Owens drawing a new image
Sunday, July 13, 2003
San Francisco Chronicle
Laura Gentile says everyone at the commercial shoot tried to make things as easy as possible for Terrell Owens. They told him that he wouldn't have to jump into the chilly water too often. They'd only need to go two or three times, five at the most.
"He didn't care. He must have jumped in at least 12 times," said Gentile, who managed the shoot for ESPN. "He was such a crackup. We just kept going."
Lesson No. 1 in Understanding Terrell Owens: Don't bother trying to make things easy for him. Moderation isn't part of his game.
The ESPN commercial starring Owens is running frequently now to promote this week's ESPY Awards. It opens with a typically mighty swing by Barry Bonds,
sending a ball toward what looks like McCovey Cove. The body of water on the screen is really an industrial marina in Long Beach, chosen because its murky green matched the color of the water around Pacific Bell Park.
Owens jumped in there on June 10, posing as one of the fans who race after Bonds' homers. He comes up with the ball as Jon Miller's familiar voice announces: "And a souvenir for Terrell Owens."
The theme of the ESPY ad campaign is "We're All Fans," and it doubles nicely as a slogan for Owens' offseason reinvention.
For the first time since he joined the 49ers in 1996, Owens has begun to present a side of himself that can connect with the average person. His eccentric intensity, often wasted on elaborate touchdown celebrations, has been put to good use. He has positioned himself to be a leader, a highly emotional NFL player who has something more to say than: "Look at me."
Recently, he began making public appearances and distributing school supplies for children's groups on behalf of Sharpie, makers of the marker he made famous/infamous with a very uncharitable maneuver last fall. In April, he testified at a Senate hearing on Alzheimer's disease, talking about the agony of watching his grandmother, Alice Black, decline from the illness. He has discussed the topic often and even broken into tears when mentioning her after a game.
It was heartbreaking, and typical of his wild mood swings. One second, he wanted to draw people in. The next, he wanted to push them away. He needed understanding. He wanted to be left alone.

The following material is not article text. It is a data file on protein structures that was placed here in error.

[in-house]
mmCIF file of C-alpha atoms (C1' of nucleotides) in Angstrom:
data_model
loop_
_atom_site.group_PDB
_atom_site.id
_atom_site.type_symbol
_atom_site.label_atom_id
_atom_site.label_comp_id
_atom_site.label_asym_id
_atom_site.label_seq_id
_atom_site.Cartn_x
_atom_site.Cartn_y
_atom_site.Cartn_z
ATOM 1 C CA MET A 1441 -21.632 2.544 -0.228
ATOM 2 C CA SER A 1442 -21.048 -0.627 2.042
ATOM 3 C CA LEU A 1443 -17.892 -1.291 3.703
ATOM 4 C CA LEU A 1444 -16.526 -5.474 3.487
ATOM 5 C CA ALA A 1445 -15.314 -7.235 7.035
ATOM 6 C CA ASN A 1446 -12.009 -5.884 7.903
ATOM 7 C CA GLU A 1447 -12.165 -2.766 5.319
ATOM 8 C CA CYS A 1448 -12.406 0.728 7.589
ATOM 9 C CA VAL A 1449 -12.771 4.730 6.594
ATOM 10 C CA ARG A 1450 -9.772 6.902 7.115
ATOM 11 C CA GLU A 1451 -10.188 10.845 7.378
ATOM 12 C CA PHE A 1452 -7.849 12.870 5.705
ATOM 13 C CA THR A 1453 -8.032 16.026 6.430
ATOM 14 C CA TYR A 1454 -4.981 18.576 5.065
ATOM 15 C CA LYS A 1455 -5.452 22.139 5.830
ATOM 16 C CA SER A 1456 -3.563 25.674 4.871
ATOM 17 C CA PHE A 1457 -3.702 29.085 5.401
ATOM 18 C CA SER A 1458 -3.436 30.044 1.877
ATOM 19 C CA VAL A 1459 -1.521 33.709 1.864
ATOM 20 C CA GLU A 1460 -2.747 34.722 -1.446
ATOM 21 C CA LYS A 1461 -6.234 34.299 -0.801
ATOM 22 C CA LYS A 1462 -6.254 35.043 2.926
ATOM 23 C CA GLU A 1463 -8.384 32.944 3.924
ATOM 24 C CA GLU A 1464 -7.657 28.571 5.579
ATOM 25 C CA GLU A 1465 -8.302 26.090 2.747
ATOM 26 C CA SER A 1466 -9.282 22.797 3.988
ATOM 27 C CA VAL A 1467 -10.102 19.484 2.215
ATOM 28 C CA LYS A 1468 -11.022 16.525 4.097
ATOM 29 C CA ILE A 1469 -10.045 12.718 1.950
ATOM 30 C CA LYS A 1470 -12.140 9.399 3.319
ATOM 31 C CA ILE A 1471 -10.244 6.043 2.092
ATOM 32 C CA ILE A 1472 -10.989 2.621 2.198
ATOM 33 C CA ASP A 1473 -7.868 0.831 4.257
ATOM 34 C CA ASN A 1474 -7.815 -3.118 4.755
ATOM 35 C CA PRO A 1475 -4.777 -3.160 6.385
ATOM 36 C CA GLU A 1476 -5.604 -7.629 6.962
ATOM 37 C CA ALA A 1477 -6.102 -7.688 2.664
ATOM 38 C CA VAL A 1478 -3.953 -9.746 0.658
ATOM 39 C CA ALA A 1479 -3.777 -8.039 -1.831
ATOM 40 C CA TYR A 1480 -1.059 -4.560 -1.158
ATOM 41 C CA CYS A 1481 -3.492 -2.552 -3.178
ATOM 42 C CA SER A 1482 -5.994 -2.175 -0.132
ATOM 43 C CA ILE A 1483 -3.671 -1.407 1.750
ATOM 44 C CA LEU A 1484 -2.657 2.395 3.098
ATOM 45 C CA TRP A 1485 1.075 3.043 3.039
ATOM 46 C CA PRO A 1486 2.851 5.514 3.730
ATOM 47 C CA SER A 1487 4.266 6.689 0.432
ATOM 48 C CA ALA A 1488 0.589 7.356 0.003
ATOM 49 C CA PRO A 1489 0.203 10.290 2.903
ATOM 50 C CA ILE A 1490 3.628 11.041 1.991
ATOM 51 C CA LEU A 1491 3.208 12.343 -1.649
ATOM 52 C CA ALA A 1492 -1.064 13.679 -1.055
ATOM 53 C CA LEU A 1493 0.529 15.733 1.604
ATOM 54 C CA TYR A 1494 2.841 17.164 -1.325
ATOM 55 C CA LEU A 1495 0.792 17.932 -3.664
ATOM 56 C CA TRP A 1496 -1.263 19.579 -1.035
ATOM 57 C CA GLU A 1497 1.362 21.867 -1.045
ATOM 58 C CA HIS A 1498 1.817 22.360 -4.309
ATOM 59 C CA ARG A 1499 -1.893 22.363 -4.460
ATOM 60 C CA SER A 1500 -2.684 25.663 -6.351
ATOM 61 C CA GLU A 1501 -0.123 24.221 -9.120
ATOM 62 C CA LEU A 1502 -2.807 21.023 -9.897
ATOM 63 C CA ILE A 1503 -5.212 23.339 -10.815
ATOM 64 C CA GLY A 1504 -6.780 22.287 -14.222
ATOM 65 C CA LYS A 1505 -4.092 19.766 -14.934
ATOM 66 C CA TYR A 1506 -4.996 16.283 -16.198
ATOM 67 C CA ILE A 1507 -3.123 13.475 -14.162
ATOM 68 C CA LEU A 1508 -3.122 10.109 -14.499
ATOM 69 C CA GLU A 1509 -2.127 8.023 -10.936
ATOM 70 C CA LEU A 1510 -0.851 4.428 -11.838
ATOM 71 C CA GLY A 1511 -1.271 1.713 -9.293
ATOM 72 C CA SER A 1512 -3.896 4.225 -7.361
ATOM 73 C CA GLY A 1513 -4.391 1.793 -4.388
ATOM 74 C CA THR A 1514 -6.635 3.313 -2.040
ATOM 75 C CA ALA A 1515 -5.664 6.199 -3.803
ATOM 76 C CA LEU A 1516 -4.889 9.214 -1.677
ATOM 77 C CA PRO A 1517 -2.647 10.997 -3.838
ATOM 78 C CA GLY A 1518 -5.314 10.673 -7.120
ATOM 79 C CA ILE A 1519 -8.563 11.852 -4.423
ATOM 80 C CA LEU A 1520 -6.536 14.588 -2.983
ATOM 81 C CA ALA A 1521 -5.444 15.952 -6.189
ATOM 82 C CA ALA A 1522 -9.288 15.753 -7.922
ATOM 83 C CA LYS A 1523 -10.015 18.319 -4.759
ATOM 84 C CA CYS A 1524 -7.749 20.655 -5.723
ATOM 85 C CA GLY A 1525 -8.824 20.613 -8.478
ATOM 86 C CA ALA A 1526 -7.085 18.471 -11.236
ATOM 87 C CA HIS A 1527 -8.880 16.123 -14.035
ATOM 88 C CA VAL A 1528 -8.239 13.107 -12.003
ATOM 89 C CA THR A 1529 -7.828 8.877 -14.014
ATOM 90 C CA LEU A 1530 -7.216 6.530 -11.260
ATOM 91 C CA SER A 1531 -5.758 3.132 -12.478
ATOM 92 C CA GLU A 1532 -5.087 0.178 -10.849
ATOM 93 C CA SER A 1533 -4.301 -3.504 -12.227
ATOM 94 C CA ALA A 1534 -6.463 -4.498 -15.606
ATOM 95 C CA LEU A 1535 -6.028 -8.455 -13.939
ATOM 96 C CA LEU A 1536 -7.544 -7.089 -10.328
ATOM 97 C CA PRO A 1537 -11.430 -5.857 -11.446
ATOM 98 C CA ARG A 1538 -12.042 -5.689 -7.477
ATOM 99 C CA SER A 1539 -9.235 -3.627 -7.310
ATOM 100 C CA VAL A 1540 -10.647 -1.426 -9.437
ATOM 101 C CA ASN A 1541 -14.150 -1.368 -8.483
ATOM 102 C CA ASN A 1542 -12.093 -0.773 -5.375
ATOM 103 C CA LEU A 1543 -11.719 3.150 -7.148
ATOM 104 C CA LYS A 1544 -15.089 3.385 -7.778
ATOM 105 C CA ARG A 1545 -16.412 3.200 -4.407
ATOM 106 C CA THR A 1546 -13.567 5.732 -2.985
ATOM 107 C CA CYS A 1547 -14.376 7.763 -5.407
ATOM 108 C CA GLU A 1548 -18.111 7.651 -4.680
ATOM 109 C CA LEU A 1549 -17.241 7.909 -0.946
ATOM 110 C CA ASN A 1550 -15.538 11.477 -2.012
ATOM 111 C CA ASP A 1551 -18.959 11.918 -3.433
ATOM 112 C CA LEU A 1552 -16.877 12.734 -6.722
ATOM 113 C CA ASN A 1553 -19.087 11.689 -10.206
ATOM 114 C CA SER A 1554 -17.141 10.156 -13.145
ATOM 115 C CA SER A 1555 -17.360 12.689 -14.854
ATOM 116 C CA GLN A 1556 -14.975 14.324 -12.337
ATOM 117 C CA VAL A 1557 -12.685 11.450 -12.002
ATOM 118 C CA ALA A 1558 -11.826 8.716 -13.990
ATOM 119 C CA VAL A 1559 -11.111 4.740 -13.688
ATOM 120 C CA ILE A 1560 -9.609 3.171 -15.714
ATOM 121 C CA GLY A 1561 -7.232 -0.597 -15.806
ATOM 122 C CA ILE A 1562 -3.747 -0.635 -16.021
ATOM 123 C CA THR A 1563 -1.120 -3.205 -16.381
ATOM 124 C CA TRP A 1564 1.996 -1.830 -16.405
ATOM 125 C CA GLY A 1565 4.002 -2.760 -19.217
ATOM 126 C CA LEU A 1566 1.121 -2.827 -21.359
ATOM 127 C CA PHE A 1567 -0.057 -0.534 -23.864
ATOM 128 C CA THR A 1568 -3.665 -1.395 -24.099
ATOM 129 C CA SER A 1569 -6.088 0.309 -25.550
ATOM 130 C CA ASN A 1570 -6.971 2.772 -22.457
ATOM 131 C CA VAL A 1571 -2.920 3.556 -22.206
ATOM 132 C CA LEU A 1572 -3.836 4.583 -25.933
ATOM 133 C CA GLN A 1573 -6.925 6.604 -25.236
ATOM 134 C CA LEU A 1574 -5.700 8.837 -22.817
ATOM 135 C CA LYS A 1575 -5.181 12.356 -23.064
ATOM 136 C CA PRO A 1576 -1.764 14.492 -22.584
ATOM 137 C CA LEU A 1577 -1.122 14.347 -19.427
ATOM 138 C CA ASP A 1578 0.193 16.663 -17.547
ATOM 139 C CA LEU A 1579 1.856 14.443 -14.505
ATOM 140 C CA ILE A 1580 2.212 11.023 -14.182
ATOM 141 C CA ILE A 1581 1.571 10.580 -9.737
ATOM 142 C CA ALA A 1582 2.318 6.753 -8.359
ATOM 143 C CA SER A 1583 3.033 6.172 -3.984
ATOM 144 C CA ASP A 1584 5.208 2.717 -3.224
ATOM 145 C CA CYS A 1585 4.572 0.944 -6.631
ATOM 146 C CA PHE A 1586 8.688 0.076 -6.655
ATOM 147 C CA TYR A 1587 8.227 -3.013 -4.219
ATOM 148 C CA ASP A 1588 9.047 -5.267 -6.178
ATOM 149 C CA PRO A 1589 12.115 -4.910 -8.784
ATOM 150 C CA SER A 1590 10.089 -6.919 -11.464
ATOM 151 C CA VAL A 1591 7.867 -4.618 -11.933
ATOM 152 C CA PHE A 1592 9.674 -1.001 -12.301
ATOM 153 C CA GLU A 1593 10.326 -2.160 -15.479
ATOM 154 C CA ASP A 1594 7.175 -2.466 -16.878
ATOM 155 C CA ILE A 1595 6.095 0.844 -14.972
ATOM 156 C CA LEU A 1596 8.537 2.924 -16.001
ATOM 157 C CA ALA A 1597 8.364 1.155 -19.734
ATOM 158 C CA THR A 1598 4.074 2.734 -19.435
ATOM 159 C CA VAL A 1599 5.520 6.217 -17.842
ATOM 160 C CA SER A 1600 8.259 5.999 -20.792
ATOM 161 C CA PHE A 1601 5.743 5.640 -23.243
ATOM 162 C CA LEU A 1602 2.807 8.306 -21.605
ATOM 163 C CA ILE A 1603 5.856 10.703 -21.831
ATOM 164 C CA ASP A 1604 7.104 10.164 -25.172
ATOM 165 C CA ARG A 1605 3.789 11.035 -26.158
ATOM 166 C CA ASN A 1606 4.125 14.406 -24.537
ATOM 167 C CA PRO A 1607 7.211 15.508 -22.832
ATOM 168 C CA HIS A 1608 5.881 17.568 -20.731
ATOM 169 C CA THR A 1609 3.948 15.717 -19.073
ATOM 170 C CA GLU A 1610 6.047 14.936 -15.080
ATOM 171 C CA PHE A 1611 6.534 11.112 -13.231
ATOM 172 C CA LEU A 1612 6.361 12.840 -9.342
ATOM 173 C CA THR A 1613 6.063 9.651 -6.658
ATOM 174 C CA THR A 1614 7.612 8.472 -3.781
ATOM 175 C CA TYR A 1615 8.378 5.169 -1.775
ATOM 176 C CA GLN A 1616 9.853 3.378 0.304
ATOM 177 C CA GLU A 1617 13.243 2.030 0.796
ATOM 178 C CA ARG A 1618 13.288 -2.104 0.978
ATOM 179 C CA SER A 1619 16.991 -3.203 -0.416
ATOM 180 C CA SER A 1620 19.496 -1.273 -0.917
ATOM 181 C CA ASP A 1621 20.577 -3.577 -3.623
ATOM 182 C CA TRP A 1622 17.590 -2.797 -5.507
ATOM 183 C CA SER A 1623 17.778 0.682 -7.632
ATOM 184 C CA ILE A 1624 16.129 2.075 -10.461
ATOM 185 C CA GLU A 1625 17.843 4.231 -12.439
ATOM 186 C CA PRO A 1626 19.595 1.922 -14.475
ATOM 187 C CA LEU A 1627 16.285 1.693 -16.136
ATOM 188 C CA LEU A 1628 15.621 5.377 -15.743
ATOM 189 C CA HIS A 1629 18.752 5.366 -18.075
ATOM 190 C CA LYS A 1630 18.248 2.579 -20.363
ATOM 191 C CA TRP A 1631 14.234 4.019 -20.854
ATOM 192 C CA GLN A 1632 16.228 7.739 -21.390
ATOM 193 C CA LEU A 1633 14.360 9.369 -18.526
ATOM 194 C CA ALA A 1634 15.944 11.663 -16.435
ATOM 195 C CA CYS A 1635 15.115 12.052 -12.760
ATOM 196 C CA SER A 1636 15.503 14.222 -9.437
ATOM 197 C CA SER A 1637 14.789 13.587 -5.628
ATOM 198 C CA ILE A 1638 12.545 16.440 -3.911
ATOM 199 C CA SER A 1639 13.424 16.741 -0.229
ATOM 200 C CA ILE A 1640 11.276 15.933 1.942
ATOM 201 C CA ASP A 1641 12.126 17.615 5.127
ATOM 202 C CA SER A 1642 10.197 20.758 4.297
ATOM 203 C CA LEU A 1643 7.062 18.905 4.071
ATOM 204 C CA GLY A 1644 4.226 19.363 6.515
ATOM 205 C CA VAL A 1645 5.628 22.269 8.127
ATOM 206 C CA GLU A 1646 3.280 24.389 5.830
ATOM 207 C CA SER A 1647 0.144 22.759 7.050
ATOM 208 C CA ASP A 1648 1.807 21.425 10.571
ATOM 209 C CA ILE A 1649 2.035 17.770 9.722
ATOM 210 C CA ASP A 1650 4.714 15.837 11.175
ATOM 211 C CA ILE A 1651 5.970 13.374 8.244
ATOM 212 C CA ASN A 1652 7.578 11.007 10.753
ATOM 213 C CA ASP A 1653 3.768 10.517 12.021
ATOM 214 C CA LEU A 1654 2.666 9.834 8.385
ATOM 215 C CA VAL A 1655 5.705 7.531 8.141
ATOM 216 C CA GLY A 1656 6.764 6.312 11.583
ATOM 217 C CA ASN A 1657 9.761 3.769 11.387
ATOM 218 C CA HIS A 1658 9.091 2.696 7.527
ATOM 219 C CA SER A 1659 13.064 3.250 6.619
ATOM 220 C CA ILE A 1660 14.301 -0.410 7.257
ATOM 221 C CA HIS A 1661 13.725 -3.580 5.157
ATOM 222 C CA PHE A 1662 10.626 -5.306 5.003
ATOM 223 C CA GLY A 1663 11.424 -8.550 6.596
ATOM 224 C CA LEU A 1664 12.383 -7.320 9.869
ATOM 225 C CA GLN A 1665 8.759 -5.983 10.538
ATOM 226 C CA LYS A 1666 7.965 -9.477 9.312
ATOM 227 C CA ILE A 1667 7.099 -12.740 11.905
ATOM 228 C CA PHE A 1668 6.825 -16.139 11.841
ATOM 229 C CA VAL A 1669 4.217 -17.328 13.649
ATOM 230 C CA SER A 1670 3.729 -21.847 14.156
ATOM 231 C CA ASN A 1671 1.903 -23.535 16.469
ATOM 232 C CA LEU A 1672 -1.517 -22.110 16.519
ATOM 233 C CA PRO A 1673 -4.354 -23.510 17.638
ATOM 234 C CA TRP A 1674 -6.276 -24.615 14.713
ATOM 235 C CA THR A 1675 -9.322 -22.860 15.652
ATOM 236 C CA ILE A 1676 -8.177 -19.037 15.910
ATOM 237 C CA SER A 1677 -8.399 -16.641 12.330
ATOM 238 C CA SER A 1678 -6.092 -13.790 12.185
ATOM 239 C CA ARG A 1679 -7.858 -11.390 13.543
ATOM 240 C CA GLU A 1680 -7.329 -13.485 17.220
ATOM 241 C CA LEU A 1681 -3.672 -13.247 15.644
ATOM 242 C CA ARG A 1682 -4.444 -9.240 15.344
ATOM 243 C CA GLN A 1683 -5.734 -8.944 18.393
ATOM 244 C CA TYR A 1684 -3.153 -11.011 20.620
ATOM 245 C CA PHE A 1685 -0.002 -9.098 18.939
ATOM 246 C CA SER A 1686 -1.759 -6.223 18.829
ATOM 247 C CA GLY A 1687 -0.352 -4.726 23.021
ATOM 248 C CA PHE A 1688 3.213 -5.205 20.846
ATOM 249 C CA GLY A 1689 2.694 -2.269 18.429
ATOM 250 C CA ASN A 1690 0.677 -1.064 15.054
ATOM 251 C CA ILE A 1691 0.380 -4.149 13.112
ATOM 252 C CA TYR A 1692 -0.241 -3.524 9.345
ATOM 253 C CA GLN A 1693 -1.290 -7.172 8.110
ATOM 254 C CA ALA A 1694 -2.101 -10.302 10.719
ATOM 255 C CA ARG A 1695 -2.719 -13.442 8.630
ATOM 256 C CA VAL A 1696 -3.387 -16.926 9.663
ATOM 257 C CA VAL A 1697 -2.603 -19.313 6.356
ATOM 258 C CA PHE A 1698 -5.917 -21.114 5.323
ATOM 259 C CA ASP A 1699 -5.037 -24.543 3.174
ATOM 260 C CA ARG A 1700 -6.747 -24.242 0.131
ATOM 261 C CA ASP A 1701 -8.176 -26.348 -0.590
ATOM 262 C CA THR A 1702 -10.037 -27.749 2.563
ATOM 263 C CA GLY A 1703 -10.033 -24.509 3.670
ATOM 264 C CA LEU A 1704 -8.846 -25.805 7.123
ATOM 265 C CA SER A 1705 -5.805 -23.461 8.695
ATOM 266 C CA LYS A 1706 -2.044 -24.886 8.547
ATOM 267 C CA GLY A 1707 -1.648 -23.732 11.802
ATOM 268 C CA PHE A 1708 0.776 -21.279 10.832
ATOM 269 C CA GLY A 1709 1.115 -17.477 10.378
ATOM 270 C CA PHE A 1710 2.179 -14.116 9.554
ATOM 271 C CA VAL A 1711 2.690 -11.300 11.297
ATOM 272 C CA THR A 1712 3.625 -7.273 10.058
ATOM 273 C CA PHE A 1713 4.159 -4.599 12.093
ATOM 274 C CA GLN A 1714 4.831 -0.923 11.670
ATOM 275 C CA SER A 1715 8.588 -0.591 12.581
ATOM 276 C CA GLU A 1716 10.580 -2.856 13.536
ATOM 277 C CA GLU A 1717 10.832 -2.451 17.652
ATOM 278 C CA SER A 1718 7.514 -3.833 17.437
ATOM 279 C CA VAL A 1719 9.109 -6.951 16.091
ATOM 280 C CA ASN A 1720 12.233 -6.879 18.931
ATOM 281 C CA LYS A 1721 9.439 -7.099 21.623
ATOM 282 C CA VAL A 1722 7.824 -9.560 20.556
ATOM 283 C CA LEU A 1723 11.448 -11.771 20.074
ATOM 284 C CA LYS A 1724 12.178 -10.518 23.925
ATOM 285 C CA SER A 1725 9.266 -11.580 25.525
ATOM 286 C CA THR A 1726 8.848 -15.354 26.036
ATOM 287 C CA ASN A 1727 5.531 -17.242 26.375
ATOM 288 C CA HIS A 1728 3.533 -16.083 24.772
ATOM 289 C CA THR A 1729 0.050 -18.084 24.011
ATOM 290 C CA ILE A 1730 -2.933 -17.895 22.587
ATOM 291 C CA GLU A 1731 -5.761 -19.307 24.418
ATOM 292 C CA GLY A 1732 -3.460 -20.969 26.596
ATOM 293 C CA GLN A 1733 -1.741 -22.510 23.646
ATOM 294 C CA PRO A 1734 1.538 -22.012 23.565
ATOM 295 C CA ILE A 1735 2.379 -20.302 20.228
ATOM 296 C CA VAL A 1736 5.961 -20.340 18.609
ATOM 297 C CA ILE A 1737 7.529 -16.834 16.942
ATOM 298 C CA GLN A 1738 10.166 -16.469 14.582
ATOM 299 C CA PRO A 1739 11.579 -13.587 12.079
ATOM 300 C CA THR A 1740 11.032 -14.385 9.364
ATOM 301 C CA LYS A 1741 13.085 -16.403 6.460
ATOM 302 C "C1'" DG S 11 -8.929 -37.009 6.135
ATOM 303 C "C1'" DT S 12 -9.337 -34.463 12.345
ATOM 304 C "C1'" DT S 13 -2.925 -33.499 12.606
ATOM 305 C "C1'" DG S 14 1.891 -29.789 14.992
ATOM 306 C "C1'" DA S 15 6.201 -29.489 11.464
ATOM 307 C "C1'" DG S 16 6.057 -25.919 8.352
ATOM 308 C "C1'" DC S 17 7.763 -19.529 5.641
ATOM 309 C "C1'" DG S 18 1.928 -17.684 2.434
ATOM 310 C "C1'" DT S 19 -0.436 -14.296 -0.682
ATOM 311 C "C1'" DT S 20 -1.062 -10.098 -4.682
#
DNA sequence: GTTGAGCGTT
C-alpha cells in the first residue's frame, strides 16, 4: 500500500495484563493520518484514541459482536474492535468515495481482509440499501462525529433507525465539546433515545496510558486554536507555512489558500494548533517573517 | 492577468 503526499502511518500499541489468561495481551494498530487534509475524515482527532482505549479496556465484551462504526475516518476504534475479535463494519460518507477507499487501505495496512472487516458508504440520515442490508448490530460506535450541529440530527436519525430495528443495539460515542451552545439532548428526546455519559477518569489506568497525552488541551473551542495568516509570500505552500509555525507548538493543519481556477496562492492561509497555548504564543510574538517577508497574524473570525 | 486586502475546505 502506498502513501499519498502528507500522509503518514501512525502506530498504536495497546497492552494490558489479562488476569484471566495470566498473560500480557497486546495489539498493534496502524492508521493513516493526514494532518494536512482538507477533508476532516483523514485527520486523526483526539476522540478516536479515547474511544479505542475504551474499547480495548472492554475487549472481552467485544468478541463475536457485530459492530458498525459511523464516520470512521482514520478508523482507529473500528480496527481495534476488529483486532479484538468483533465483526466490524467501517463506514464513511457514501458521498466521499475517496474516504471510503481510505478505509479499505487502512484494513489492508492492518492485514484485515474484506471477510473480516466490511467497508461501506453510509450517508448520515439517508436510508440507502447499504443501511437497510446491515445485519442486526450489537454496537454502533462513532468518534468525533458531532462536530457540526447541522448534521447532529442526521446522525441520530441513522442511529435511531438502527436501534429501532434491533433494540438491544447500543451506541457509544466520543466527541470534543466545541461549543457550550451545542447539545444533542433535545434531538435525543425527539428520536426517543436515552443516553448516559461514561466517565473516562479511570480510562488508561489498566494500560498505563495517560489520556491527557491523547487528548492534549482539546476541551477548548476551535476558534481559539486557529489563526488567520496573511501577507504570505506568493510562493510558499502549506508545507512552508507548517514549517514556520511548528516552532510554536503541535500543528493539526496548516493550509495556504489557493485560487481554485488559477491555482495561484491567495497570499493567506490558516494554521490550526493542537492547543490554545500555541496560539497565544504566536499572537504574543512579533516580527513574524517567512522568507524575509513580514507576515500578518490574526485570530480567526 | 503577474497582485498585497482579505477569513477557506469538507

Over time, Owens has revealed glimpses of an extraordinarily difficult childhood, spent largely in isolation and relieved almost exclusively by his grandmother's devotion. By his own admission, he didn't learn how to socialize properly with other people.
That may explain why he came to the 49ers as a shy young man who, when he got up the nerve to talk, always addressed people as "Sir" and "Ma'am." A few years later, his personality swung to the opposite extreme, becoming abrasively extroverted. He was begging for attention, yet still pushing people away.
Lesson No. 2: Never assume that you have a grip on this guy. As any cornerback can tell you: He switches direction like nobody else.
The Sharpie incident made the Owens psyche more elusive than ever. When he pulled a pen out of his sock after a touchdown in Seattle, signed the ball and gave it to his financial adviser in the stands, Owens started stepping away from a belligerent image. He started making himself, if not more likable, more accessible.
"A dishonor to everyone who ever played the game," Seattle coach Mike Holmgren called it, but he had an obvious bias.
For most people, it was a toss-up. The gesture was arrogant. It was confident. It was individualistic. It was part of fulfilling a promise to his team.
Most of all, though, it was funny, just too goofy to resemble any prior acts of bad sportsmanship. Enter the manufacturers of Sharpie, who wanted to capitalize on the Owens publicity but knew they had to spin his actions away from the Holmgren perspective.
At Christmas, they donated $25,000 to the Alzheimer's Association in his name. When they started the promotional tour, they attached it to good deeds and, like the ESPN commercial, put Owens in the position of a fan. In this case, he asks people for their autographs. There is a wall-size poster, and every time someone signs, Sharpie donates a dollar to the cause du jour. The tour began at a Boys & Girls Club in Atlanta. An October appearance is tentatively scheduled for somewhere in the Bay Area.
Owens' current incarnation looks suspiciously like a crafted image makeover,
engineered by an agent or public relations staff. But if Owens were that easy to manipulate, he would have been pouring on the charm for almost three years to compensate for posing on the midfield star in Dallas and other incendiary displays of emotion. He has been in no hurry to pacify anyone or cater to advertisers.
Lesson No. 3: You can try to package Owens, but you can't contain him.
For the Sharpie appearances, he makes a grand entrance in a silver Hummer. When he worked on the ESPN commercial, Owens endeared himself to the crew not by meekly following directions but by going over the top.
"We would have been happy if he'd just caught the ball and held it up," Gentile said. "But he was so into it, it was great. He'd grab it just like a fan and start screaming, 'I've got it. I got it.' It was like his celebrations on the (football field)."
She said the ball got soggy and started sinking toward the end of the shoot.
Owens never did.